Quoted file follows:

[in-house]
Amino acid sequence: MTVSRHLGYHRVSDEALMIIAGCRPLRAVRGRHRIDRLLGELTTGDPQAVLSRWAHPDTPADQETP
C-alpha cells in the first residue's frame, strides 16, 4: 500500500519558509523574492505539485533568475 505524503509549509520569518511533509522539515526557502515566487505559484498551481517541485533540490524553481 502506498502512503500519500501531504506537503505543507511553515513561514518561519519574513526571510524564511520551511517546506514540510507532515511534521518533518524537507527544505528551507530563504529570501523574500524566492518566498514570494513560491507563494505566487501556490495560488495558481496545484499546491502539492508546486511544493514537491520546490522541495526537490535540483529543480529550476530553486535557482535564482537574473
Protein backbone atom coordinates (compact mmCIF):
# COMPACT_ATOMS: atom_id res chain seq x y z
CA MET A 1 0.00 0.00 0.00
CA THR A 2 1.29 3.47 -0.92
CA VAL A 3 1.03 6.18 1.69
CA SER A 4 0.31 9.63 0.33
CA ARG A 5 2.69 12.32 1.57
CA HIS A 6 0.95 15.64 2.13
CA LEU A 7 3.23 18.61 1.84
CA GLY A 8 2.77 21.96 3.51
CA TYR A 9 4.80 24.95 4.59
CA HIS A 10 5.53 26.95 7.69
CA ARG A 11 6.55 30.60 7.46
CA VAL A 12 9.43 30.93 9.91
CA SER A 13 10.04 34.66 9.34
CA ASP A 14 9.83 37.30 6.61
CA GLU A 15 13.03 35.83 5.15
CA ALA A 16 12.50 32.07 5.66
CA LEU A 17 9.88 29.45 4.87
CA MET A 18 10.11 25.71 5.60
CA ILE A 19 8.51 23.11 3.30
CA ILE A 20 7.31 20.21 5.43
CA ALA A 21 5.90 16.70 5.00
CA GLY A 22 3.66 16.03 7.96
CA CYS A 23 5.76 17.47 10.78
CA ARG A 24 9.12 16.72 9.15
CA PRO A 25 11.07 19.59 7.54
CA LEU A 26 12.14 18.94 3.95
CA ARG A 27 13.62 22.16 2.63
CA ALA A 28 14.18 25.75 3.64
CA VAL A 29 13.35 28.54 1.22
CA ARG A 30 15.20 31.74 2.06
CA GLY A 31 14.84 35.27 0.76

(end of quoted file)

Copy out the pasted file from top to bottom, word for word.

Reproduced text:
[in-house]
Amino acid sequence: MTVSRHLGYHRVSDEALMIIAGCRPLRAVRGRHRIDRLLGELTTGDPQAVLSRWAHPDTPADQETP
C-alpha cells in the first residue's frame, strides 16, 4: 500500500519558509523574492505539485533568475 505524503509549509520569518511533509522539515526557502515566487505559484498551481517541485533540490524553481 502506498502512503500519500501531504506537503505543507511553515513561514518561519519574513526571510524564511520551511517546506514540510507532515511534521518533518524537507527544505528551507530563504529570501523574500524566492518566498514570494513560491507563494505566487501556490495560488495558481496545484499546491502539492508546486511544493514537491520546490522541495526537490535540483529543480529550476530553486535557482535564482537574473
Protein backbone atom coordinates (compact mmCIF):
# COMPACT_ATOMS: atom_id res chain seq x y z
CA MET A 1 0.00 0.00 0.00
CA THR A 2 1.29 3.47 -0.92
CA VAL A 3 1.03 6.18 1.69
CA SER A 4 0.31 9.63 0.33
CA ARG A 5 2.69 12.32 1.57
CA HIS A 6 0.95 15.64 2.13
CA LEU A 7 3.23 18.61 1.84
CA GLY A 8 2.77 21.96 3.51
CA TYR A 9 4.80 24.95 4.59
CA HIS A 10 5.53 26.95 7.69
CA ARG A 11 6.55 30.60 7.46
CA VAL A 12 9.43 30.93 9.91
CA SER A 13 10.04 34.66 9.34
CA ASP A 14 9.83 37.30 6.61
CA GLU A 15 13.03 35.83 5.15
CA ALA A 16 12.50 32.07 5.66
CA LEU A 17 9.88 29.45 4.87
CA MET A 18 10.11 25.71 5.60
CA ILE A 19 8.51 23.11 3.30
CA ILE A 20 7.31 20.21 5.43
CA ALA A 21 5.90 16.70 5.00
CA GLY A 22 3.66 16.03 7.96
CA CYS A 23 5.76 17.47 10.78
CA ARG A 24 9.12 16.72 9.15
CA PRO A 25 11.07 19.59 7.54
CA LEU A 26 12.14 18.94 3.95
CA ARG A 27 13.62 22.16 2.63
CA ALA A 28 14.18 25.75 3.64
CA VAL A 29 13.35 28.54 1.22
CA ARG A 30 15.20 31.74 2.06
CA GLY A 31 14.84 35.27 0.76